Ferndale Schools mourns loss of UHS student

By: Jeremy Selweski | Woodward Talk | Published March 6, 2013

FERNDALE — The University High School community was recently shaken by the sudden death of a student who was just a few months away from graduation.

Sammuel Lee II, a 17-year-old UHS senior, was killed when his older brother accidentally fired a handgun that struck him while inside his Highland Park home. According to Highland Park Police Detective Paul Thomas, police received a call about the shooting around 4 p.m. Feb. 19 and responded to the home, located in the 100 block of Pasadena Avenue. Paramedics attempted to revive Lee, but he was pronounced dead about 20 minutes later.

Lee had been in his bedroom playing video games with a friend at the time, Thomas explained. His 23-year-old brother was also in the room with a semi-automatic pistol that he had just purchased when it suddenly went off, striking Lee in the left side of his chest with a single shot.

“His brother was handling the gun while sitting on the bed,” Thomas said, “but it’s not exactly clear what he was doing with it. I’m sure it (the shooting) was accidental, but there’s a minor discrepancy about what actually happened.”

Thomas noted that Lee had another older brother who was killed in a 2011 Highland Park shooting that was the culmination of a feud with a few young men in the neighborhood. That incident also resulted in the wounding of an off-duty Highland Park police officer who was at the scene. At this time, that case is still making its way through the courts, Thomas said. He believes that this earlier shooting makes Lee’s death even more tragic.

“This boy’s family just lost someone to gun violence, and then this happens,” he said. “You would think that his brother would have known better than to be messing around (with a gun) after what his family has already gone through.”

While the shooting was determined to be an accident, Thomas pointed out that the case has been submitted to the Wayne County Prosecutor’s Office, and it is likely that Lee’s brother will be charged with involuntary manslaughter.

According to Stephanie Hall, spokesperson for Ferndale Public Schools, the news of Lee’s death sent immediate ripples through the UHS community. Although the shooting took place while the district was on midwinter break, school officials opened the building Feb. 22 to allow UHS students and staff to collectively mourn the loss.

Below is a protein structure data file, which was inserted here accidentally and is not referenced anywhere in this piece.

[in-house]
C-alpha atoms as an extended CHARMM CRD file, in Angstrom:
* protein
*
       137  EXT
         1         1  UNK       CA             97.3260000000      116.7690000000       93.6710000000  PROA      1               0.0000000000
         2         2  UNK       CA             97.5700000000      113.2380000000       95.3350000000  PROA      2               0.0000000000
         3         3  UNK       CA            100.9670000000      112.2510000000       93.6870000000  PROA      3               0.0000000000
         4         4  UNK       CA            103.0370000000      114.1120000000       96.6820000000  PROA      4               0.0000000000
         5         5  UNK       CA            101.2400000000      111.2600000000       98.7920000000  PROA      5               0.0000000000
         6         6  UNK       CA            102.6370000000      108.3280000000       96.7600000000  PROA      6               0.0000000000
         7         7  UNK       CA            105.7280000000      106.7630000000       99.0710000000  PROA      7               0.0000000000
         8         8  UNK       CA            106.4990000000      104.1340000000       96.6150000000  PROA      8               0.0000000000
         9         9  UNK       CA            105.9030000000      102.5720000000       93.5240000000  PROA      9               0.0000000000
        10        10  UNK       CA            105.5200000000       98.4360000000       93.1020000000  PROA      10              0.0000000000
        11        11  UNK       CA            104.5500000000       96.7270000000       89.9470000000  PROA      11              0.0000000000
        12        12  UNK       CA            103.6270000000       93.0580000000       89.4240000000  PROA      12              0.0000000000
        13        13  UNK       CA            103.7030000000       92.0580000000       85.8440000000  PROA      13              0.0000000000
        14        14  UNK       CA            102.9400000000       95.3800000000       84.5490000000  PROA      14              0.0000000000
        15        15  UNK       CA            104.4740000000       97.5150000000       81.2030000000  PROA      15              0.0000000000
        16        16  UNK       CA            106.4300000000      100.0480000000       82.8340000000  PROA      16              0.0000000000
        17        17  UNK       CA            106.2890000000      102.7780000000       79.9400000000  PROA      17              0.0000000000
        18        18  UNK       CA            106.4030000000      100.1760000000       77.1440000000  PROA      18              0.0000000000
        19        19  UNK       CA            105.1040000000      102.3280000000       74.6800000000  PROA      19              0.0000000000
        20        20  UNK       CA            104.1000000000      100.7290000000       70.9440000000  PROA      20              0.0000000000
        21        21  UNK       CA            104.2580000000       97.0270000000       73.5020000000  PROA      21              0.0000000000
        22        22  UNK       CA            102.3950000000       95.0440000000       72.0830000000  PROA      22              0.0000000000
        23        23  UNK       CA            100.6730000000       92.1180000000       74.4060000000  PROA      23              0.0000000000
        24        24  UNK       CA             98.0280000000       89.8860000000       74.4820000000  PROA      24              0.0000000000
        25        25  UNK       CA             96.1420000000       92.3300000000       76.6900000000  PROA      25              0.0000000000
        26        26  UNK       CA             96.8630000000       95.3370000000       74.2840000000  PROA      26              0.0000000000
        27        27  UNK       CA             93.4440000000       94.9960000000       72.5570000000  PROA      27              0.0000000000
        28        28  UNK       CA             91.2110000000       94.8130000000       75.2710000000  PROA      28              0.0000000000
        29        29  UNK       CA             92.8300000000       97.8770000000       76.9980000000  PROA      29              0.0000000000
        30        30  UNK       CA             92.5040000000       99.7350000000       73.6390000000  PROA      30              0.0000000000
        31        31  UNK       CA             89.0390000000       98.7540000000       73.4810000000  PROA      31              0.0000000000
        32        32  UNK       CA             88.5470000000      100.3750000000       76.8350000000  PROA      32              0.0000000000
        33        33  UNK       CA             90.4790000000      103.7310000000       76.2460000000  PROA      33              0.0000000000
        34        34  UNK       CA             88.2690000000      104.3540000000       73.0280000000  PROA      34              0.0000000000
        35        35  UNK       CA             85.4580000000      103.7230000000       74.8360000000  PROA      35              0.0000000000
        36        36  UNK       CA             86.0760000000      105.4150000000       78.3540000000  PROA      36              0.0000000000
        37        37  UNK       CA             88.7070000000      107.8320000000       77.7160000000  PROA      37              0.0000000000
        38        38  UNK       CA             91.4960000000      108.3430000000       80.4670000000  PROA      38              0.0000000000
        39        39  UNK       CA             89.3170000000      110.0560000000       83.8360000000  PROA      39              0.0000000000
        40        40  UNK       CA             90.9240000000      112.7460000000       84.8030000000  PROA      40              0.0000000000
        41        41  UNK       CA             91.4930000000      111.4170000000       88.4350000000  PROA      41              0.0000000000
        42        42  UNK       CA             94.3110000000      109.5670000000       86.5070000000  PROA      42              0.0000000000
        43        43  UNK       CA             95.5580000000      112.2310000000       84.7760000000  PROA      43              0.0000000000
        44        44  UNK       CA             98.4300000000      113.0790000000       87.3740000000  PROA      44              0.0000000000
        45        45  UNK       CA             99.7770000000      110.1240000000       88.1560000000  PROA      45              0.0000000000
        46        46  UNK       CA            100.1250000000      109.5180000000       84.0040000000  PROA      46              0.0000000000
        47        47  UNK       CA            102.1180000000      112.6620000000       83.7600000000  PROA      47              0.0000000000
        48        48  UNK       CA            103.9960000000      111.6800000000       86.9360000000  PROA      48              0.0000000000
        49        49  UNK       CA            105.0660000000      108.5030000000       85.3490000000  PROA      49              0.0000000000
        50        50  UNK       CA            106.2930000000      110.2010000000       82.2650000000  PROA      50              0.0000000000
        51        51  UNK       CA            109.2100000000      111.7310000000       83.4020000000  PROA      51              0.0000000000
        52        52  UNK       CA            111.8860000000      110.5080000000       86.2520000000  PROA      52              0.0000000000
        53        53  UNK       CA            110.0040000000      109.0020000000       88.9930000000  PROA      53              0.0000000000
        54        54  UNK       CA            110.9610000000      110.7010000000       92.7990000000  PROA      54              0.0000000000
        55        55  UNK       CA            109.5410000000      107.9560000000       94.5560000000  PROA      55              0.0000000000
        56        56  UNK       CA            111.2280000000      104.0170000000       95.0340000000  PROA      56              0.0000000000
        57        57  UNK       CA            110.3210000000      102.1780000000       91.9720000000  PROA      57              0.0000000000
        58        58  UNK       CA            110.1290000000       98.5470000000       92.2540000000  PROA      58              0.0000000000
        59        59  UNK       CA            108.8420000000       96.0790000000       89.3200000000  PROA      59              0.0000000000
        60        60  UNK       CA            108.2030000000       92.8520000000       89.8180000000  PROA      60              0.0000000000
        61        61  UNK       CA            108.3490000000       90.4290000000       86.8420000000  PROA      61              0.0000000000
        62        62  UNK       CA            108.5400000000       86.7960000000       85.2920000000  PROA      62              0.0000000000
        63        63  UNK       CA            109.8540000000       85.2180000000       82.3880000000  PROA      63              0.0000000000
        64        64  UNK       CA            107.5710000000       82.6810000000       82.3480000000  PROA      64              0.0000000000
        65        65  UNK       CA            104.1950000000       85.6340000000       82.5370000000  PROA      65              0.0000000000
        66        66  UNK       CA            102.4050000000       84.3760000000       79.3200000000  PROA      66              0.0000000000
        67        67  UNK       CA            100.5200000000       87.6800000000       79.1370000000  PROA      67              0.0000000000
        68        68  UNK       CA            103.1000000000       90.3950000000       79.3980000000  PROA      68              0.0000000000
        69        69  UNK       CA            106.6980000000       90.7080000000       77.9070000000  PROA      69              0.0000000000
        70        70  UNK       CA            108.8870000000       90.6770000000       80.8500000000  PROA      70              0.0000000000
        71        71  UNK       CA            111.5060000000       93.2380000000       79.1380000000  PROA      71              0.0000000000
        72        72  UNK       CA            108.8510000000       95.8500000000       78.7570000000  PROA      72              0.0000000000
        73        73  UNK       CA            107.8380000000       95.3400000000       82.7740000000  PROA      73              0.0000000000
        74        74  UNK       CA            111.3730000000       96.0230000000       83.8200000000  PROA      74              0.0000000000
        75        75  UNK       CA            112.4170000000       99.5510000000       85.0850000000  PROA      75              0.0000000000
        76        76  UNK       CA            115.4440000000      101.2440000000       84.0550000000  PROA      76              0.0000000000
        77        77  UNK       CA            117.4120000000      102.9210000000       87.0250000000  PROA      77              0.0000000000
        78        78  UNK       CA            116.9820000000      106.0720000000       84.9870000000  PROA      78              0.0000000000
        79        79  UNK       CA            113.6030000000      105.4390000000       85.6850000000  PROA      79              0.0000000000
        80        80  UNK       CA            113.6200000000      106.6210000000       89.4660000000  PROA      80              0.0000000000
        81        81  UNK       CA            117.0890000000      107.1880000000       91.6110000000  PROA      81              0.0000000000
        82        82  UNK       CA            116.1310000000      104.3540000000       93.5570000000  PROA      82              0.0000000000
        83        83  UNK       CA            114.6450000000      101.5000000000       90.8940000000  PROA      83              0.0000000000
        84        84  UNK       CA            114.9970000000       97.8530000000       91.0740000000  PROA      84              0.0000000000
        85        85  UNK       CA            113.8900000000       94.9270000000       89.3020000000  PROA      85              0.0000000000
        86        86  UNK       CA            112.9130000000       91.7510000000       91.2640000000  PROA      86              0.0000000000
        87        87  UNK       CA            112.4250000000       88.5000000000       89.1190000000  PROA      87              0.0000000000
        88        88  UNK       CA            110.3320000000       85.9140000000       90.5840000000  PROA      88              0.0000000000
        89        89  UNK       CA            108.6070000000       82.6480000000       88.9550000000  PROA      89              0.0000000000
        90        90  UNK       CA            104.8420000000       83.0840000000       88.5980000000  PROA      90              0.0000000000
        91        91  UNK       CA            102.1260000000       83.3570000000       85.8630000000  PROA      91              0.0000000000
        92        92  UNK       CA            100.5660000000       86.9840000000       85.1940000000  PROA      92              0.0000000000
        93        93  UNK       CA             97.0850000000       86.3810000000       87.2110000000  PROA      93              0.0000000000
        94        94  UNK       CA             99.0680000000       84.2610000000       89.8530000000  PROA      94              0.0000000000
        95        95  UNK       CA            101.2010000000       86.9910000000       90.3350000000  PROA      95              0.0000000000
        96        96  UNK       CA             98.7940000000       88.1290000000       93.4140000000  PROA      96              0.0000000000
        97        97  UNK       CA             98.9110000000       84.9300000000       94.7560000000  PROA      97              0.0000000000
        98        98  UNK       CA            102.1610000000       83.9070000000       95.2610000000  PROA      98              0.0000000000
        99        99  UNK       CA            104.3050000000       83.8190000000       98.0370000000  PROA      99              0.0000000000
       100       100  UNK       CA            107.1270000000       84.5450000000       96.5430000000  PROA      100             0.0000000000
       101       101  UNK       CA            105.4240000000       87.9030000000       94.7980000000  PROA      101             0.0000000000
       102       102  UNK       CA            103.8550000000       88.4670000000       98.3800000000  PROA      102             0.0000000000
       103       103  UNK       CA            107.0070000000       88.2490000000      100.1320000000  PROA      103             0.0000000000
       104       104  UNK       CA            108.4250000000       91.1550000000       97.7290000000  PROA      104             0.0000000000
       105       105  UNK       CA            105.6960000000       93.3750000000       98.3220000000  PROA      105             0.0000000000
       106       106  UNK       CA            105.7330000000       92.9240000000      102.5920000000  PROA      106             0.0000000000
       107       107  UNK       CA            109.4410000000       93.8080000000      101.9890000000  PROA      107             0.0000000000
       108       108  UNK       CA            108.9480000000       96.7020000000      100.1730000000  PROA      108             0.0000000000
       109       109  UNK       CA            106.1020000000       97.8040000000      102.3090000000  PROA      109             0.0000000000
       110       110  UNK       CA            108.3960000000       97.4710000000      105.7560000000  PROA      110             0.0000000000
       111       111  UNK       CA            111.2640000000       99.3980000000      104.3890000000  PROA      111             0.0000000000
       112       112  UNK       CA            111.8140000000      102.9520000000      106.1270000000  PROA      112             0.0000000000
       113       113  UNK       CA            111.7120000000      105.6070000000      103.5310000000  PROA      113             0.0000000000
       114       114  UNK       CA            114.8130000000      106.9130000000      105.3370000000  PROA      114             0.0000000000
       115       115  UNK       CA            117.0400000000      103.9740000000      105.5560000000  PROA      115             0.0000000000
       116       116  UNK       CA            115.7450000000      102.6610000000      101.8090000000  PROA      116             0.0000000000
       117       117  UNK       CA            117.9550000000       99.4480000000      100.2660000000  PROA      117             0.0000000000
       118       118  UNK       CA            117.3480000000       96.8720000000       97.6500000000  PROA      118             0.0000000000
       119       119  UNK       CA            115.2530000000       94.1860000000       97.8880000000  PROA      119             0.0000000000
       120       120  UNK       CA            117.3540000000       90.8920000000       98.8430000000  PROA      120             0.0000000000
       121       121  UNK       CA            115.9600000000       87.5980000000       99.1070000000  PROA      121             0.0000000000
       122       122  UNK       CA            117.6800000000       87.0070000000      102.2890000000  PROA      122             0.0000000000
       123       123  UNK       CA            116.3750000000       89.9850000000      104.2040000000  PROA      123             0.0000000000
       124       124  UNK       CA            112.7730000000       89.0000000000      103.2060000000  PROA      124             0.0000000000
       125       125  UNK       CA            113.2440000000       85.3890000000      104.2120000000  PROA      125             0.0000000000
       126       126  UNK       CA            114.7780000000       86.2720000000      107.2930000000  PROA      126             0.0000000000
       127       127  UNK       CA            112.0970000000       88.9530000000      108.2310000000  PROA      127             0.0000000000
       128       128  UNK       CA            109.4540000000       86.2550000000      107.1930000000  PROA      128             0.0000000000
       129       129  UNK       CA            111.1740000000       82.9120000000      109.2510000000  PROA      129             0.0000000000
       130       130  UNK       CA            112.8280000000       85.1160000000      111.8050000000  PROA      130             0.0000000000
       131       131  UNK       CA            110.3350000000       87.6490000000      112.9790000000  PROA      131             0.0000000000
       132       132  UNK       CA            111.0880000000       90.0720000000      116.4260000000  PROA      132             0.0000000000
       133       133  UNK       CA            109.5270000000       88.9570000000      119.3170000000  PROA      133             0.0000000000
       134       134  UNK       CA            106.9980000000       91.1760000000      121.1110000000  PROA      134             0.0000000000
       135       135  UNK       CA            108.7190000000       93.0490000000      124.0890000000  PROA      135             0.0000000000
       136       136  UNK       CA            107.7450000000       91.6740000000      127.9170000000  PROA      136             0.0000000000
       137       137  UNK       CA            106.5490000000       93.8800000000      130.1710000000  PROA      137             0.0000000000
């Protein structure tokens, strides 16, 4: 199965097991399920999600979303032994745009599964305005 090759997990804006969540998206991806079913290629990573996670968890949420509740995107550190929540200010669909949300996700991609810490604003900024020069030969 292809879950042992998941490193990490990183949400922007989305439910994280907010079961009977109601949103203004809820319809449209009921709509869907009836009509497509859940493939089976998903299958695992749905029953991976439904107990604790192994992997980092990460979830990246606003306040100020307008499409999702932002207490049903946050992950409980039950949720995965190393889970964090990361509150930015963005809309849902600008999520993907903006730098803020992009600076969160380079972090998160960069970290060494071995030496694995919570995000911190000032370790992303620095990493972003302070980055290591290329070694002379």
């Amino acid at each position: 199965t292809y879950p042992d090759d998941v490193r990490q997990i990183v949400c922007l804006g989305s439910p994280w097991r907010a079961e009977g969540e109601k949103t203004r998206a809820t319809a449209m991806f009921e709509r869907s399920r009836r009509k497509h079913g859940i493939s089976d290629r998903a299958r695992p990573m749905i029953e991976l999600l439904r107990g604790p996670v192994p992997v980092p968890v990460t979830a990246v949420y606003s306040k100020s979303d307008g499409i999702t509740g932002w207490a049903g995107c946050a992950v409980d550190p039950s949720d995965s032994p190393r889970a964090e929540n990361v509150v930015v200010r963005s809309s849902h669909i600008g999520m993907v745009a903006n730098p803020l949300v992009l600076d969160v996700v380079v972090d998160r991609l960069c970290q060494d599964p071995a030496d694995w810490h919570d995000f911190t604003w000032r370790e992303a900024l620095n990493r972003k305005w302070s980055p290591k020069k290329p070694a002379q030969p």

About 60 students showed up that day to remember Lee with the support of grief counselors from Common Ground Sanctuary. They also created a memory banner that was presented to Lee’s family at his funeral Feb. 28. Hall noted that the funeral was well-attended by everyone from family and friends, to UHS staff, students and graduates.

In addition, the UHS community has established a Sammuel Lee II Memorial Fund to help Lee’s family pay for the funeral expenses. Donors can contribute to the fund via the “Pay Schools” link found on the homepage of the district’s website, www.ferndaleschools.org.

Lee’s funeral marked the end of a difficult month for Ferndale Schools that also saw the passing of Erika (Dixon) Minchey — a 1993 Ferndale High School graduate who lost a battle with brain cancer Feb. 15, leaving behind a husband and four daughters — as well as the sudden passing of Melissa Balogh, a 2009 FHS graduate who died Feb. 25 from complications possibly related to an asthma attack or food allergy.

Hall said that she was impressed by the way that UHS staff and students have supported each other in the wake of Lee’s death. Still, the pain of losing a young man whose time ended far too soon will linger, she said.

“Sammuel Lee was set to graduate on his 18th birthday,” Hall noted. “He had plans to study electrical and computer engineering and had already been accepted into several colleges. He was a very good student and a very nice, well-liked young man with a bright future ahead of him.”